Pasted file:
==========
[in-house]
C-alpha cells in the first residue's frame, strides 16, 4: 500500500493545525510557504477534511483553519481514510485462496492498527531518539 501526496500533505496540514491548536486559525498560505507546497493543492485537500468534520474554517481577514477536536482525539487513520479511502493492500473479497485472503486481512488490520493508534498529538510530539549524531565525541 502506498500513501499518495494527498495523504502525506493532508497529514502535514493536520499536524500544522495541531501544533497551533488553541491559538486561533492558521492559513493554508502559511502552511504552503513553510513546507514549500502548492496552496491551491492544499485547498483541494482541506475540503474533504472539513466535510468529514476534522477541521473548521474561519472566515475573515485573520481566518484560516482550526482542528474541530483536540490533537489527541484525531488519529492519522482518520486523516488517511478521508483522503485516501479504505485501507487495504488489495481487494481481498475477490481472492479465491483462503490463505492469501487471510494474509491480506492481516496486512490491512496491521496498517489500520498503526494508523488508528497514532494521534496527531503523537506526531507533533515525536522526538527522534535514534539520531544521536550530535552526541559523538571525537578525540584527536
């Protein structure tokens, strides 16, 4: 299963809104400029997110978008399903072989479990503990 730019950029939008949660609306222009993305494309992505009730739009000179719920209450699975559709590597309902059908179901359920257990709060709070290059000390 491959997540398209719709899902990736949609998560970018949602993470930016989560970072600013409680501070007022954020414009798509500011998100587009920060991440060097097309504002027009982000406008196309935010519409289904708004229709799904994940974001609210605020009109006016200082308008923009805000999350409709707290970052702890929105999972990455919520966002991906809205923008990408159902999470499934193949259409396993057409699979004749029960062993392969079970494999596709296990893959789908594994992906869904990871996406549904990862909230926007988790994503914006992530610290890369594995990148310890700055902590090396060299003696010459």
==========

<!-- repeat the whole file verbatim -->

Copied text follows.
[in-house]
C-alpha cells in the first residue's frame, strides 16, 4: 500500500493545525510557504477534511483553519481514510485462496492498527531518539 501526496500533505496540514491548536486559525498560505507546497493543492485537500468534520474554517481577514477536536482525539487513520479511502493492500473479497485472503486481512488490520493508534498529538510530539549524531565525541 502506498500513501499518495494527498495523504502525506493532508497529514502535514493536520499536524500544522495541531501544533497551533488553541491559538486561533492558521492559513493554508502559511502552511504552503513553510513546507514549500502548492496552496491551491492544499485547498483541494482541506475540503474533504472539513466535510468529514476534522477541521473548521474561519472566515475573515485573520481566518484560516482550526482542528474541530483536540490533537489527541484525531488519529492519522482518520486523516488517511478521508483522503485516501479504505485501507487495504488489495481487494481481498475477490481472492479465491483462503490463505492469501487471510494474509491480506492481516496486512490491512496491521496498517489500520498503526494508523488508528497514532494521534496527531503523537506526531507533533515525536522526538527522534535514534539520531544521536550530535552526541559523538571525537578525540584527536
């Protein structure tokens, strides 16, 4: 299963809104400029997110978008399903072989479990503990 730019950029939008949660609306222009993305494309992505009730739009000179719920209450699975559709590597309902059908179901359920257990709060709070290059000390 491959997540398209719709899902990736949609998560970018949602993470930016989560970072600013409680501070007022954020414009798509500011998100587009920060991440060097097309504002027009982000406008196309935010519409289904708004229709799904994940974001609210605020009109006016200082308008923009805000999350409709707290970052702890929105999972990455919520966002991906809205923008990408159902999470499934193949259409396993057409699979004749029960062993392969079970494999596709296990893959789908594994992906869904990871996406549904990862909230926007988790994503914006992530610290890369594995990148310890700055902590090396060299003696010459």